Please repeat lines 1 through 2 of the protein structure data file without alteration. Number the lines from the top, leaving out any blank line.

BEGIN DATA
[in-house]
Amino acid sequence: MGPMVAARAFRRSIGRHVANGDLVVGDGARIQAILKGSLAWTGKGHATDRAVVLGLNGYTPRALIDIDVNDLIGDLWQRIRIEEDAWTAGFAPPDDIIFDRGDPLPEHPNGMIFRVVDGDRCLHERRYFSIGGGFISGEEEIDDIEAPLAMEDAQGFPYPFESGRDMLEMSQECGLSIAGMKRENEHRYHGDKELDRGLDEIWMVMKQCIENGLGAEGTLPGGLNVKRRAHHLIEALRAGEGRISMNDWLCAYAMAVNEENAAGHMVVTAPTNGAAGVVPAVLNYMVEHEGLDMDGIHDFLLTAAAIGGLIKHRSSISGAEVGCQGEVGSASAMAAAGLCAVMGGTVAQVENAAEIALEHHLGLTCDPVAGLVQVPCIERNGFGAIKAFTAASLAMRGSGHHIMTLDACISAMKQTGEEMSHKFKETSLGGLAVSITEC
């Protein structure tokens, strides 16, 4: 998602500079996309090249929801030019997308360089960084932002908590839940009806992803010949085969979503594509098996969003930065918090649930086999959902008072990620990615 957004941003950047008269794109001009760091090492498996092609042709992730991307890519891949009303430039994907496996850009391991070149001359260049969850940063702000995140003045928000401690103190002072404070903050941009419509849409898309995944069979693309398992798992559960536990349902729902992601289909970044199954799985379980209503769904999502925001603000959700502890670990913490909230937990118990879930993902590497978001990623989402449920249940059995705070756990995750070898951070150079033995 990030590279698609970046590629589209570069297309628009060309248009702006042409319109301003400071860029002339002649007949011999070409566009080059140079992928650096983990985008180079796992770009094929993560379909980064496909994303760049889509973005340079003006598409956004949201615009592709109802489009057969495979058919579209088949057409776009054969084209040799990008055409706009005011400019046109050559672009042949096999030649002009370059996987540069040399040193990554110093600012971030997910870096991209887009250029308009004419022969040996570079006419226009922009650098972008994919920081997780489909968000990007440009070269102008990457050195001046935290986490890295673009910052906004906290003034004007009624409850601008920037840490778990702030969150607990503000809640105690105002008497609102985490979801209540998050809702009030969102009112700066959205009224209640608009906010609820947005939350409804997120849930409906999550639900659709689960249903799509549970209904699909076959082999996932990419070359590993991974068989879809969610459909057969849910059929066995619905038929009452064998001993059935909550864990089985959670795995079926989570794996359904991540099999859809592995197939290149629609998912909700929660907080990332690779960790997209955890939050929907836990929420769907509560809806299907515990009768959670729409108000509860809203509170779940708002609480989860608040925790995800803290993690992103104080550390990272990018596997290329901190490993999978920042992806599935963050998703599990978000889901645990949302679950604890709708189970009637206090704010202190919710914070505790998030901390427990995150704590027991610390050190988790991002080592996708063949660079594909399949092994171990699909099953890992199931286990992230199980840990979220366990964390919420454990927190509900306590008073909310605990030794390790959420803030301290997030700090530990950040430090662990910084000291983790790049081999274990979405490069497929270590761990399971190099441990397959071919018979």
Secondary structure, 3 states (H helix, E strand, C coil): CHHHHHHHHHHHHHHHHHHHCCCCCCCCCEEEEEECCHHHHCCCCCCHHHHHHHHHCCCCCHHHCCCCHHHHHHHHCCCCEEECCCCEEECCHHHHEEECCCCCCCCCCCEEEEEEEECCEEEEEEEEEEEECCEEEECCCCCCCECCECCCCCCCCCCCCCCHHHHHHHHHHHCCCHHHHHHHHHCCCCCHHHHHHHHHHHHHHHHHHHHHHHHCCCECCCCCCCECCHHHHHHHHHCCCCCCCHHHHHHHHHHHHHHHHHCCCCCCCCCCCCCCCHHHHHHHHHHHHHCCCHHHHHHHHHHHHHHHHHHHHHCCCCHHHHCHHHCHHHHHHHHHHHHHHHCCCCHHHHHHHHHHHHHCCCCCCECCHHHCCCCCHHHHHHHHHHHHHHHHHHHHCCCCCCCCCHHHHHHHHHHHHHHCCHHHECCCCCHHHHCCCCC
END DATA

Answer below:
[in-house]
Amino acid sequence: MGPMVAARAFRRSIGRHVANGDLVVGDGARIQAILKGSLAWTGKGHATDRAVVLGLNGYTPRALIDIDVNDLIGDLWQRIRIEEDAWTAGFAPPDDIIFDRGDPLPEHPNGMIFRVVDGDRCLHERRYFSIGGGFISGEEEIDDIEAPLAMEDAQGFPYPFESGRDMLEMSQECGLSIAGMKRENEHRYHGDKELDRGLDEIWMVMKQCIENGLGAEGTLPGGLNVKRRAHHLIEALRAGEGRISMNDWLCAYAMAVNEENAAGHMVVTAPTNGAAGVVPAVLNYMVEHEGLDMDGIHDFLLTAAAIGGLIKHRSSISGAEVGCQGEVGSASAMAAAGLCAVMGGTVAQVENAAEIALEHHLGLTCDPVAGLVQVPCIERNGFGAIKAFTAASLAMRGSGHHIMTLDACISAMKQTGEEMSHKFKETSLGGLAVSITEC